On this occasion I repaired the driver's side floorboard of my pickup using only scrap metal taken from a leaky fuel tank I happened to have lying around. But first a little background on this truck. My Dad bought this thing for $600 in 2003. This was before I got involved with auto repair, and consequently, he did not consult me on it's mechanical soundness before purchasing. It had a blown head gasket and cracked head. I put an engine in this thing some time in 2004 and returned it to him. It was a second vehicle for many years until I asked to borrowed it in 2013 and he simply gave it to me. This is what the floorboard looked like underneath the carpet.
Several years prior, I'd replaced the fuel tank in my B-body dodge van, and still had the leaky tank hanging around. I decided, since it's a fairly rust-resistant alloy, to use it as the patch material. After a couple of hours of measuring, cutting, stretching, shrinking, and welding; the floor is whole again. Only this time it has some amount of corrugation.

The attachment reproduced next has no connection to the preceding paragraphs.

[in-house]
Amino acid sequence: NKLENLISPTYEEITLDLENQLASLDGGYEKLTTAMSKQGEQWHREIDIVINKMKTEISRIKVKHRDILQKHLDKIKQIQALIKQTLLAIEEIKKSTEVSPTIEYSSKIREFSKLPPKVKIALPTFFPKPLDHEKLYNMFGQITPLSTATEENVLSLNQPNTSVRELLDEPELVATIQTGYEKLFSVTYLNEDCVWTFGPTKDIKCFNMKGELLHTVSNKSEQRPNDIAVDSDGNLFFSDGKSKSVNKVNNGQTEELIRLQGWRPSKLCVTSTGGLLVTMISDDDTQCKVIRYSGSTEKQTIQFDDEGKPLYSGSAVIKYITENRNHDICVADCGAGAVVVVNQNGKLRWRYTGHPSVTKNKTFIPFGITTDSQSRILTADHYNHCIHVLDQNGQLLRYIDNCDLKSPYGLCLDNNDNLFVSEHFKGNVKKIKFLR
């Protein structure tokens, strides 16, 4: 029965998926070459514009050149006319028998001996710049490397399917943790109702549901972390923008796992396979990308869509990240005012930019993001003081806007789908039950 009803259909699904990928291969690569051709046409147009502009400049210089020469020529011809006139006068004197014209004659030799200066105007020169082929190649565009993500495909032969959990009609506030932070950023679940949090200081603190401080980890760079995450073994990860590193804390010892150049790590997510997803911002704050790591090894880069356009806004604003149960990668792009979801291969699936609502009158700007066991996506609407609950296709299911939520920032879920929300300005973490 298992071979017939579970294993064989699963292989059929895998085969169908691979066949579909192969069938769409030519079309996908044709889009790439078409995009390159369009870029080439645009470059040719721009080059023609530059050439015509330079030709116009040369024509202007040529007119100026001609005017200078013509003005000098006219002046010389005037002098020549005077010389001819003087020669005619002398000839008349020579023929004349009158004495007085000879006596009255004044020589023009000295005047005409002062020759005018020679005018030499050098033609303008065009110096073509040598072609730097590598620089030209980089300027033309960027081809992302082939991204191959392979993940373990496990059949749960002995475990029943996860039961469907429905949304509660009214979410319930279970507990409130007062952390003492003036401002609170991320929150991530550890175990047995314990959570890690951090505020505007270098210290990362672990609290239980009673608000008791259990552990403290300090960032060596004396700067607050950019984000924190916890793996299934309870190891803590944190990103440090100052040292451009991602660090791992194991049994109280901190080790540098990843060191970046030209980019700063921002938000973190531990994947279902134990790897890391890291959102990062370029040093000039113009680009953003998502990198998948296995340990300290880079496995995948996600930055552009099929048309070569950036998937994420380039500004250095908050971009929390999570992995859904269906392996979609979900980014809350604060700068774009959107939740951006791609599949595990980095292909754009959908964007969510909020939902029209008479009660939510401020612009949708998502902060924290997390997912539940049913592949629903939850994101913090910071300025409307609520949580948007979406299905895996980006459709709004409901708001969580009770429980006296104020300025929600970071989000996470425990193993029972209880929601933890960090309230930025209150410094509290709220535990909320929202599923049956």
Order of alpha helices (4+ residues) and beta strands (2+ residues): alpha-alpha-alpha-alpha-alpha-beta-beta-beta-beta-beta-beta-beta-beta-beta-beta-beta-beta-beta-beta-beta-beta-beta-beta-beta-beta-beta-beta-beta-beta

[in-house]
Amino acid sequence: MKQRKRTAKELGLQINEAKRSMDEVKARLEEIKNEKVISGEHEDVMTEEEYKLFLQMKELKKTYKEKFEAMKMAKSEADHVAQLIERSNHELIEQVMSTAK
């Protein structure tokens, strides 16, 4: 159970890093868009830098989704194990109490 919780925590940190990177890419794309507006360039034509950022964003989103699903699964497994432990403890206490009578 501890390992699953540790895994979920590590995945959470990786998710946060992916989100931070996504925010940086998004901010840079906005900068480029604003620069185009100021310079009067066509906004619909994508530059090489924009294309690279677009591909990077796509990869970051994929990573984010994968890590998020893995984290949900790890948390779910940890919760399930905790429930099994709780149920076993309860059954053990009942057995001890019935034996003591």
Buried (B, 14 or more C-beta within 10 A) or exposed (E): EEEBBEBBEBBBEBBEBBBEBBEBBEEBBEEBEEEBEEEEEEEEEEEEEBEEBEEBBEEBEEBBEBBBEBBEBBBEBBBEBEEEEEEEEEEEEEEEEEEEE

The weld quality is poor, partly due to the degraded quality of both the base metal (I hadn't removed all the corroded material, just the parts that were very flimsy) and the patch material; but mostly it's due to the 110v flux core (no gas) mig power source I was using. It cost less than $200 new. One does get what one pays for, and this case is no exception.
Here is the repair again in 2017. The brown is Rustoleum "rusty metal" primer.
This repair was very inexpensive. A few ounces of flux core wire, some time, and a piece of scrap metal. There is something very satisfying about achieving results with no material investment. The primer I applied when I did the whole truck exterior in it.
More images in the gallery.